I didn’t pick up any more passengers that shift. I drove aimlessly, lost in thought. For the rest of that day, I could hardly talk. What if that woman had gotten an angry driver, or one who was impatient to end his shift? What if I had refused to take the run, or had honked once, then driven away?I don’t think that I have done anything more important in my life. We’re conditioned to think that our lives revolve around great moments. But great moments often catch us unaware - beautifully wrapped in what others may consider a small one.

Sunday, July 15, 2007

Afraid of Heaven?

I've heard that some folks actually don't look forward to heaven. Reasons? They tend to think that an eternity of doing anything would get old rather quickly. Kind of like overdosing on apple pie here on this side of eternity.

I think we need to give God some credit here. (Funny statement, eh?) I prefer to believe that God has got that boredom problem solved. Sometimes we need reminding that nothing is too hard for God. He has fashioned an existence that will be eternal bliss. That's it. Case closed.

I enjoy reading about near-death experiences. Of course, many doubt their validity...and whether they indeed give us a glimpse of heaven remains to be seen. But I do find it fascinating that many "return" to this life after having experienced, albeit for just a moment, a profound peace, a joy beyond measure. If these NDE's do pull back heaven's curtain a bit, then it seems that God really has covered this base.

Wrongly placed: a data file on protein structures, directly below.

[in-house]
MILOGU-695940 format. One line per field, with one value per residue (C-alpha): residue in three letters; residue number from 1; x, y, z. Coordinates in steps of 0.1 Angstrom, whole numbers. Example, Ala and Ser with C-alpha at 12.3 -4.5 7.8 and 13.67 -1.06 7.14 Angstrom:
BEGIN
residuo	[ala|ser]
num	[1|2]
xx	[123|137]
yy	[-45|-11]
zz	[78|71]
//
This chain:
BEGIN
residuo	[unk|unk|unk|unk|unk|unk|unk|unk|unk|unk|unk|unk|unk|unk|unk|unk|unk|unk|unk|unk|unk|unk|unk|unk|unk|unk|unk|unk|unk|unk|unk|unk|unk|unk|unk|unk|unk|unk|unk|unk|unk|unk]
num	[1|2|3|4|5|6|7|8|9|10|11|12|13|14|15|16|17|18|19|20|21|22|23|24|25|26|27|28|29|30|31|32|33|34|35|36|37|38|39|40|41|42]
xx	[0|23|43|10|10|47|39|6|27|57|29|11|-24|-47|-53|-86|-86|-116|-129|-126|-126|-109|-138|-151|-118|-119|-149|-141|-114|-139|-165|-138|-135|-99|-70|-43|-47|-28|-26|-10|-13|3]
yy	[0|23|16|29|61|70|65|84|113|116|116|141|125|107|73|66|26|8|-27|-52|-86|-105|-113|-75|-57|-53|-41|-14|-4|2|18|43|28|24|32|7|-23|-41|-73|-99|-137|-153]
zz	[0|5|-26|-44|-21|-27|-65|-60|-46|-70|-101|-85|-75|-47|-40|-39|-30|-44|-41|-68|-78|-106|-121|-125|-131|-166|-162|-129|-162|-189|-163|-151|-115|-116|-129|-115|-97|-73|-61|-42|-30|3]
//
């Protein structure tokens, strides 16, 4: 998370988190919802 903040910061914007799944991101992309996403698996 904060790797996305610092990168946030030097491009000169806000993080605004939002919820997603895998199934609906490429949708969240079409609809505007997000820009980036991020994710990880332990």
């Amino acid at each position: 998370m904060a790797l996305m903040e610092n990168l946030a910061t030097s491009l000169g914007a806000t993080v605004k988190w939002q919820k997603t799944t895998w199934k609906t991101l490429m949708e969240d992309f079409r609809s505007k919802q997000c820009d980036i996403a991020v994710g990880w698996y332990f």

So much of our journey is yet to be lived. I don't know much about heaven, such as what "state" we'll be in or how we'll relate to our current spouse given that there will be no marriage there. But I'm exceedingly anxious to be there and to see what He has in store for me. Even if it takes forever.

Wednesday, July 11, 2007

The Top Five Days of my Life*

*With tongue planted firmly in cheek.

1. The day cable TV arrived at our house, sometime in the 80's. For some reason, Dallas was slow to get on the bandwagon and we were chained to a handful of OTA (over-the-air) channels. I had heard about ESPN but never experienced it. Then cable arrived at 5126 Breakwood and a new day dawned. I simply revelled in the luxury of watching a William & Mary/Weber St. basketball game or the 10 PM Sports Center. Nowadays, I have hundreds of channels and I've weaned myself from sports addiction. But trust me, it was huge when it happened.

2. The day I discovered I had always loved aviation and now I could look at pictures of planes to my heart's content. Little did I know that I'd ever post pix there.